In Libya, NATO aircraft helped drive a tyrant from power in an operation led by Britain and France. NATO sea patrols have contributed to cutting the rate of piracy by three-quarters of previous levels in the dangerous waters of the Gulf of Aden and off the Horn of Africa. In the face of Russian complaints, NATO members reached a difficult political and military consensus on the deployment of ballistic missile defenses, and American BMD radar was deployed to Turkey and began operation in December 2011. Romania and Poland have agreed to host interceptor missile sites beginning in 2015 and 2018, respectively, and four interceptor-equipped Aegis warships will be based in Spain beginning in 2014.

In Afghanistan, the end is in sight for NATO’s largest and longest combat operation. At the 2012 Chicago NATO summit, allies agreed to hand over defense of the country to Afghan forces in 2014. Afghanistan’s future remains in question due to continued Taliban strength and endemic corruption in Hamid Karzai’s government, but throughout the difficult Afghan experience NATO allies have largely stuck with the US—however much some may have been edging toward the exits.

After 2014 some NATO trainers will remain to try and bolster indigenous units, and the Alliance as a whole will defray the cost of this effort.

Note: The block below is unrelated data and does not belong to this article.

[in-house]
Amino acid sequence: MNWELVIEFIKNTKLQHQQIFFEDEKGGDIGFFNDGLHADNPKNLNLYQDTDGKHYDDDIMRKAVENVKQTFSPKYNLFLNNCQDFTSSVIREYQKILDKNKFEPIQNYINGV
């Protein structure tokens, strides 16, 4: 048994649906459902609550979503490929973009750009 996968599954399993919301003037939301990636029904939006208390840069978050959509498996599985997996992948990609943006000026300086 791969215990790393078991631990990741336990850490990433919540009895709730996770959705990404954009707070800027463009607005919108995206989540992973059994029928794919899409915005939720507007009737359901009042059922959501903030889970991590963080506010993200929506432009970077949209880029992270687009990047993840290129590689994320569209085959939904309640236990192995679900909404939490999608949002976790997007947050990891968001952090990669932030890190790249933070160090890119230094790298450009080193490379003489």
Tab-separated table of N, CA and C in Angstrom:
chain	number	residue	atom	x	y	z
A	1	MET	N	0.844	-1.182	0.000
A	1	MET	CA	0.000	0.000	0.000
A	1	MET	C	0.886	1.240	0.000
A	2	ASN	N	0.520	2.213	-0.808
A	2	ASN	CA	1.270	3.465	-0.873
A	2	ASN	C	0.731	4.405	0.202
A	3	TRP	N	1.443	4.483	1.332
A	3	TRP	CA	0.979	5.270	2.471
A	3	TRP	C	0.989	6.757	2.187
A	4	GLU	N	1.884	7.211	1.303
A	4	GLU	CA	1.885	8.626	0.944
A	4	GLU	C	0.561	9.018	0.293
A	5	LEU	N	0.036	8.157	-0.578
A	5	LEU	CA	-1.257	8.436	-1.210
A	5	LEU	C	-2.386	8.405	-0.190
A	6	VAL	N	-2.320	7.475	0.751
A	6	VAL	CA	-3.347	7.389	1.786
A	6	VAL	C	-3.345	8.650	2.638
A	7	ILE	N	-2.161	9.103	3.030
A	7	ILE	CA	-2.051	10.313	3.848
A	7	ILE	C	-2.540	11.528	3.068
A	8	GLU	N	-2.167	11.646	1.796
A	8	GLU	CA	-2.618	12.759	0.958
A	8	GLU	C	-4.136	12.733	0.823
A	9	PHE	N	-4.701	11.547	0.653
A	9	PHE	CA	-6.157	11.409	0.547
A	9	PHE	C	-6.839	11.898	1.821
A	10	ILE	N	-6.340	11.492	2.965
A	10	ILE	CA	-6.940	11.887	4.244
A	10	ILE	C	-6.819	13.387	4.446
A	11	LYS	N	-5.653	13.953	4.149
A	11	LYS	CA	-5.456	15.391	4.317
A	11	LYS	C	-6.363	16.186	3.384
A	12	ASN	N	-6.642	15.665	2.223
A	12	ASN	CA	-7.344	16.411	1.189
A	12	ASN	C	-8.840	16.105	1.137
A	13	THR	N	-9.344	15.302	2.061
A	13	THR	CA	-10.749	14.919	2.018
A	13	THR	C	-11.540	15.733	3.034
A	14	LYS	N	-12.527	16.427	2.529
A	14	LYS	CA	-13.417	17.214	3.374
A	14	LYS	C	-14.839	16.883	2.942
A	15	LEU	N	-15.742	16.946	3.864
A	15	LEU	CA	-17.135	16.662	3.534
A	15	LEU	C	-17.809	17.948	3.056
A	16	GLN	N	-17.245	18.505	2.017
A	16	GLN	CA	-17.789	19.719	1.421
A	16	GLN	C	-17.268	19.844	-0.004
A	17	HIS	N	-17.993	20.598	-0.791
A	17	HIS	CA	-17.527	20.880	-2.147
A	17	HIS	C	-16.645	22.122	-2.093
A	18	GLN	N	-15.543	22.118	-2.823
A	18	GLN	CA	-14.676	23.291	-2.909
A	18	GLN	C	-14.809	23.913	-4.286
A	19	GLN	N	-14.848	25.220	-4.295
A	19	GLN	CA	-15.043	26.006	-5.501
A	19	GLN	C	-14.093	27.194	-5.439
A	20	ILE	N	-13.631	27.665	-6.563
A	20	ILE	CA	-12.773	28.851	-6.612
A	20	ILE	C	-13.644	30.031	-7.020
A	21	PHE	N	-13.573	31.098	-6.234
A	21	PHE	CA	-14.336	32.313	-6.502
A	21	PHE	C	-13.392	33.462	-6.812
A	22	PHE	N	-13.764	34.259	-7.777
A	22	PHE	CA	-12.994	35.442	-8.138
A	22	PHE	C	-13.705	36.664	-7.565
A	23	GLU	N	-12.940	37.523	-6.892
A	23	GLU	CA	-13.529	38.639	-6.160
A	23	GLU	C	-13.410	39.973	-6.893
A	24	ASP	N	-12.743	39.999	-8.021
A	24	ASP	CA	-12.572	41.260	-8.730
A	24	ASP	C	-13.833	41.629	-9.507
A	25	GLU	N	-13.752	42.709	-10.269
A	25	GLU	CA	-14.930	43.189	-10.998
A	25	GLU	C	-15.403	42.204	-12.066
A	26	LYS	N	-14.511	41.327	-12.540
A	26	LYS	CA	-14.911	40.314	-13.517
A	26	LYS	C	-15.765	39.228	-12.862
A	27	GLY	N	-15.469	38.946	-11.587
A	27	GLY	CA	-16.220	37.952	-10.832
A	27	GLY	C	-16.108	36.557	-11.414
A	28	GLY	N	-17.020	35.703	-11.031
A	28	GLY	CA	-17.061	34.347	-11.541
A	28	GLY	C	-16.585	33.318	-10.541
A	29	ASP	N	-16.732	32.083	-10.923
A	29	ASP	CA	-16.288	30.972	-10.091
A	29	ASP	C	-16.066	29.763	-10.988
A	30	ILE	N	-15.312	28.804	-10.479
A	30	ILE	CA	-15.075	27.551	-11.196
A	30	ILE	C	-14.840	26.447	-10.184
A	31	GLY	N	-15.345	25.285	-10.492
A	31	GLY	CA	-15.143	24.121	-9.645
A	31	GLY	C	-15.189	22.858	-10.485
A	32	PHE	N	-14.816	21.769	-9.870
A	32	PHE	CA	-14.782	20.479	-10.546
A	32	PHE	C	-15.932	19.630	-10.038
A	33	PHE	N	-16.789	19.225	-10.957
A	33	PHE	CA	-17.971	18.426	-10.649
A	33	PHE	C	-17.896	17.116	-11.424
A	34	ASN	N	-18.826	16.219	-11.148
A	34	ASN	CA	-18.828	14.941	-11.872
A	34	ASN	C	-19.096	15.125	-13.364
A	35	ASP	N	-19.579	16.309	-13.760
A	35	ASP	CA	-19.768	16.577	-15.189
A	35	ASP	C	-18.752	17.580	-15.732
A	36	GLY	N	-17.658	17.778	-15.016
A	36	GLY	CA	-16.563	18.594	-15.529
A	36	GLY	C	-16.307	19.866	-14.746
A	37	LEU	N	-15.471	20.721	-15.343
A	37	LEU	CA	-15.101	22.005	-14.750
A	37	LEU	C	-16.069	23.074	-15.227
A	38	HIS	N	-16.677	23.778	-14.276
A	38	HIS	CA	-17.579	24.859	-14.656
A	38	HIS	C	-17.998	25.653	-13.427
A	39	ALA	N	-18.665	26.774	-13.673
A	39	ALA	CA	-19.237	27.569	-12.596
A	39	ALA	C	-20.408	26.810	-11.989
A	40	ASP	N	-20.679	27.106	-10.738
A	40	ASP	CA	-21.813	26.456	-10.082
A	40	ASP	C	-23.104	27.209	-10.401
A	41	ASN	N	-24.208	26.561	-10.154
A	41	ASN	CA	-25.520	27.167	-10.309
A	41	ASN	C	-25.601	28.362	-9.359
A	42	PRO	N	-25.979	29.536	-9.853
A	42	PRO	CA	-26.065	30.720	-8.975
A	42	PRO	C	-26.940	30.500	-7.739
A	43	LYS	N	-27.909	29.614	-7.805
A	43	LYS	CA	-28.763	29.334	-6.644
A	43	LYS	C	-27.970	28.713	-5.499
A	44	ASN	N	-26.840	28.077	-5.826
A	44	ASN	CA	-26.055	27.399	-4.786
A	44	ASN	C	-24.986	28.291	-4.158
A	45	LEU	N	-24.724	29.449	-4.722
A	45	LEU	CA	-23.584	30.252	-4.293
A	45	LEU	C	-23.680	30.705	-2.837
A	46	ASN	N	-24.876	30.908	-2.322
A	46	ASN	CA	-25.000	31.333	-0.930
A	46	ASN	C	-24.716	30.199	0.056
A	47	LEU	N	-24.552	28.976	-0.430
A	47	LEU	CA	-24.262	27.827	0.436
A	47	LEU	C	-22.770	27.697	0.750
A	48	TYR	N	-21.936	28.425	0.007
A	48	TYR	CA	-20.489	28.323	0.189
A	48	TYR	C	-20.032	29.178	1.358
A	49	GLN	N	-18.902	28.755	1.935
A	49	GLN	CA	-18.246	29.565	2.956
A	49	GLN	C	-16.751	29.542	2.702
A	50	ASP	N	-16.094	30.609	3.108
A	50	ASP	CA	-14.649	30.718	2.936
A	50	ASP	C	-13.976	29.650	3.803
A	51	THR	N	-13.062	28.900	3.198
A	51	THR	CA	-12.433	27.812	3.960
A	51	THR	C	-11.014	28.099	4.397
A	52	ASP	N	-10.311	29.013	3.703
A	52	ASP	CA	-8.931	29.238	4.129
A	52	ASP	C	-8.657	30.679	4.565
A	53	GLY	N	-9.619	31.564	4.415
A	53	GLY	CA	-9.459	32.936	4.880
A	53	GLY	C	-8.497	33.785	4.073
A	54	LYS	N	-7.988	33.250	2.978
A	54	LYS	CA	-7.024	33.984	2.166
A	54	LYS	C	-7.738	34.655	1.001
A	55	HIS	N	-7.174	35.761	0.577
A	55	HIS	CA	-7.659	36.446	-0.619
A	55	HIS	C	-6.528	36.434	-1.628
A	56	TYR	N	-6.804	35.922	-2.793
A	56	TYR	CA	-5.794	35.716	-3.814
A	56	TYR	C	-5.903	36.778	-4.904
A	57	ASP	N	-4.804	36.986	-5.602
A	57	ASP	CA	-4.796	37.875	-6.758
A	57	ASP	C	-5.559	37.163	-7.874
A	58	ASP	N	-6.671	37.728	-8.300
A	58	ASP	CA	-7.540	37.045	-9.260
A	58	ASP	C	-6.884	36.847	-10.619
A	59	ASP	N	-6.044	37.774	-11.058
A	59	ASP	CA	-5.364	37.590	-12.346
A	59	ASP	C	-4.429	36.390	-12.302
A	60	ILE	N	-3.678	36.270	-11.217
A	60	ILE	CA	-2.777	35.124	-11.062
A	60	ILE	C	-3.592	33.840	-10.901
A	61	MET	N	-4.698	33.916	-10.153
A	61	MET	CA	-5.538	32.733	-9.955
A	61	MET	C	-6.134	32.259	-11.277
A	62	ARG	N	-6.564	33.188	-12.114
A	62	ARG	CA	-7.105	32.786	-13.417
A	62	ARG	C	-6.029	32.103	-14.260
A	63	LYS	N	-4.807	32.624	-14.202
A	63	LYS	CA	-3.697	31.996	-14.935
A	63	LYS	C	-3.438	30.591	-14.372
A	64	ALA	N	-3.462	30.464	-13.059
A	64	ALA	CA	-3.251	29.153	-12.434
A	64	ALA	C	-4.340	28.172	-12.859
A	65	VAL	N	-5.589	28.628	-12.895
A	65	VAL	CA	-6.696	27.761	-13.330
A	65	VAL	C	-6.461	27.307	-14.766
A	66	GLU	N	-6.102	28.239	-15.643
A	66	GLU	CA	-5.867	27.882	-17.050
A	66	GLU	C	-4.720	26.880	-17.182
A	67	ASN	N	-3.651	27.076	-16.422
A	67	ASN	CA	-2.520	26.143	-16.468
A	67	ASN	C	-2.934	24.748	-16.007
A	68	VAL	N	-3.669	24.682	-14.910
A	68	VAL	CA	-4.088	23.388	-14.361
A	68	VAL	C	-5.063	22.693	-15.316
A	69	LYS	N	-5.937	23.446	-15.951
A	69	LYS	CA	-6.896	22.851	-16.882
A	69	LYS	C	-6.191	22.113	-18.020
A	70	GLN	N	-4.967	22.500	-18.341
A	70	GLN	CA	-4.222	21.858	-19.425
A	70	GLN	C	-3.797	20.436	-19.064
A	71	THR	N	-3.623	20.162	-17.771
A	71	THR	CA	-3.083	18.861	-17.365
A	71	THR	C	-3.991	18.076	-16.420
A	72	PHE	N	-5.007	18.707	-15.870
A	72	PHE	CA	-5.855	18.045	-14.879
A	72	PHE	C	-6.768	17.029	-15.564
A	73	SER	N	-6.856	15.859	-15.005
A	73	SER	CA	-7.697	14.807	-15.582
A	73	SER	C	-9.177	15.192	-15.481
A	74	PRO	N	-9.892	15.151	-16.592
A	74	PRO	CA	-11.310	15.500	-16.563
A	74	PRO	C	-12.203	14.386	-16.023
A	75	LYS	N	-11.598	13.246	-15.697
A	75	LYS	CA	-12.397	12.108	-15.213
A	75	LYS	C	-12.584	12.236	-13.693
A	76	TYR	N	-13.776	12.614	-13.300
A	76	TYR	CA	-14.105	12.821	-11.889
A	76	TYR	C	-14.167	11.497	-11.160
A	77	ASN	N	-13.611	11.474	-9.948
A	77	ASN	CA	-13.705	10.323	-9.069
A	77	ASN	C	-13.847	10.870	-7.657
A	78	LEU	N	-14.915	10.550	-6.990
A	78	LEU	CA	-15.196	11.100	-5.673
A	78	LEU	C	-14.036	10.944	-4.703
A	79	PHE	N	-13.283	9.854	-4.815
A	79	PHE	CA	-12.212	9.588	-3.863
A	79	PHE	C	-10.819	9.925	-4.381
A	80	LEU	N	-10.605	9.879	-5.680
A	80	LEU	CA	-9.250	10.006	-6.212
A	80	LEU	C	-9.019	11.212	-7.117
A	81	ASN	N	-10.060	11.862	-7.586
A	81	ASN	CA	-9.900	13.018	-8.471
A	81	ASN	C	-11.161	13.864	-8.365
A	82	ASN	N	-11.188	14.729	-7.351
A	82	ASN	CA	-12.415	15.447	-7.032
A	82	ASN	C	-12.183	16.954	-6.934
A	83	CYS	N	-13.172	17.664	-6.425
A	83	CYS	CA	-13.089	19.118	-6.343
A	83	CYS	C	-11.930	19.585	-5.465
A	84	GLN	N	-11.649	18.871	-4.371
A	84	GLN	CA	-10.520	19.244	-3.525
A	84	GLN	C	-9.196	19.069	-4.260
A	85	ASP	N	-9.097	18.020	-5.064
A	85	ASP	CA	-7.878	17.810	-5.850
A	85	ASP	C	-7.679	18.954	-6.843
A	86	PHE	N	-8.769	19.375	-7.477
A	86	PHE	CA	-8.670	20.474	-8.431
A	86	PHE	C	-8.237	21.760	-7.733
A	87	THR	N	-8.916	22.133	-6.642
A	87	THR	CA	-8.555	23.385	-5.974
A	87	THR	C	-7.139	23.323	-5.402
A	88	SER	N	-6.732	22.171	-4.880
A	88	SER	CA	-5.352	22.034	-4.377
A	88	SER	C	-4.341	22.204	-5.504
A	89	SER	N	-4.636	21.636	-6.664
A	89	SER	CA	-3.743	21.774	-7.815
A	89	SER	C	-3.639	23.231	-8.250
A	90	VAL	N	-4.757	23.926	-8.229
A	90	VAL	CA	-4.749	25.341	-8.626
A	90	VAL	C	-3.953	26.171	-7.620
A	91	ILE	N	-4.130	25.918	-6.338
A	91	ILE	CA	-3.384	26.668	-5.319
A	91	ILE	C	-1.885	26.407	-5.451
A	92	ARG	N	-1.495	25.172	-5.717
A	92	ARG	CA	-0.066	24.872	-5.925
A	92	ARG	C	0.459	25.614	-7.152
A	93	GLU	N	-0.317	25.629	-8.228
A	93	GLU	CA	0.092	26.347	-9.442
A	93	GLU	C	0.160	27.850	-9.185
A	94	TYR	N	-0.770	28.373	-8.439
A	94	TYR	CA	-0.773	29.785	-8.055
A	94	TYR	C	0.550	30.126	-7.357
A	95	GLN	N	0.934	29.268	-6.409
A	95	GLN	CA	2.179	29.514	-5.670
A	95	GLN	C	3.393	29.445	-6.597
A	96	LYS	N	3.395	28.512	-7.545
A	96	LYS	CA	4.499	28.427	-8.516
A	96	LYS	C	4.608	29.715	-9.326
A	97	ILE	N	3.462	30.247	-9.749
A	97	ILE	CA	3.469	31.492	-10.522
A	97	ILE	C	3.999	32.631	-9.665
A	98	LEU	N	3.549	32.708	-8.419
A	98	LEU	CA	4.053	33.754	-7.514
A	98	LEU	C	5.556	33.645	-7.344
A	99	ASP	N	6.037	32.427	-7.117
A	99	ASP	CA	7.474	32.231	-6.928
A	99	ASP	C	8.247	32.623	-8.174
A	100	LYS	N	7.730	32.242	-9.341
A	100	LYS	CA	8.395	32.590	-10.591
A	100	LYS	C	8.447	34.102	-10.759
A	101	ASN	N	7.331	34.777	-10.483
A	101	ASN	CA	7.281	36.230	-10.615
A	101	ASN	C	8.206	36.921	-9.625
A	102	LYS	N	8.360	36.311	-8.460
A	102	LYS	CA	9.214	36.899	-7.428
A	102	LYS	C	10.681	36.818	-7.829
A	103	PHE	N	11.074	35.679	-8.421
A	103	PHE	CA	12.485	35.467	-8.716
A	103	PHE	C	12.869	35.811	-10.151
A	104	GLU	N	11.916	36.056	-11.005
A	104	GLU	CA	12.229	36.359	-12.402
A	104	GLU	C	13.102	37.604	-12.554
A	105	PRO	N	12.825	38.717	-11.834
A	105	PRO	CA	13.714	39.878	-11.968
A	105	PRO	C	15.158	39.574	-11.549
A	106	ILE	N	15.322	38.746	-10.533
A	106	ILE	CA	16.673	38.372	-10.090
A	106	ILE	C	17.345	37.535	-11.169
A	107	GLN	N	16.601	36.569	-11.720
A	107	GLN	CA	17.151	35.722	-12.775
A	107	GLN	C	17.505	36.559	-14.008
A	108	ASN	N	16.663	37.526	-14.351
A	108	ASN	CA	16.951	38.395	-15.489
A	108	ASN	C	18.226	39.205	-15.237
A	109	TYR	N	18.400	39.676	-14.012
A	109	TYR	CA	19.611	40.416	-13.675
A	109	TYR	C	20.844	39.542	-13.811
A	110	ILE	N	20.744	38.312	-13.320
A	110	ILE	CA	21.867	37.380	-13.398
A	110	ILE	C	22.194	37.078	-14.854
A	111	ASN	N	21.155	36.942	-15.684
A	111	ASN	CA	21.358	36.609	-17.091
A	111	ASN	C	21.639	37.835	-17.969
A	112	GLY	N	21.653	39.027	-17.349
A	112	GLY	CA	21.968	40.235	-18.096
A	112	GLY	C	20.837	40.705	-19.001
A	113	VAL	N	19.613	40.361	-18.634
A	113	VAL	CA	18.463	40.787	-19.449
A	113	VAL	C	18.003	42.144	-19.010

An RAF Tornado GR4 links up with a US Air Force KC-135 for refueling while on an Operation Odyssey Dawn mission over Libya. The technological imbalances among NATO nations were clear in that operation. (RAF photo)

“Up to this point the US has been responsible for 90 to 95 percent of the cost of sustaining and building the ANSF, the Afghan [national security] forces. In the future, from 2015 onwards, this will be a shared responsibility,” said US Permanent Representative to NATO Ivo H. Daalder. He spoke during a Council on Foreign Relations briefing following the Chicago meeting.

As to the future of forces in an era of defense cuts, clearly NATO must try to do more—or at least the same—with less. Already in Europe, governments are beginning to shift defense dollars away from personnel to investment, according to Daalder. The US has long complained that European defense forces are soldier-heavy and spend too little on procurement and research and development. Now the Germans, for instance, appear to have taken this to heart and are rebalancing their military budget.

In addition, NATO Secretary General Anders Fogh Rasmussen is pushing for more joint development, acquisition, and maintenance of assets via a “Smart Defense” initiative. Currently the Alliance boasts 24 multinational Smart Defense efforts, ranging from remotely controlled robots for clearing roadside bombs to the pooling of maritime patrol aircraft to multinational medical facilities. At the Chicago summit Denmark signed on as the 14th ally to join a group purchase of five Global Hawk remotely piloted aircraft for delivery around 2015.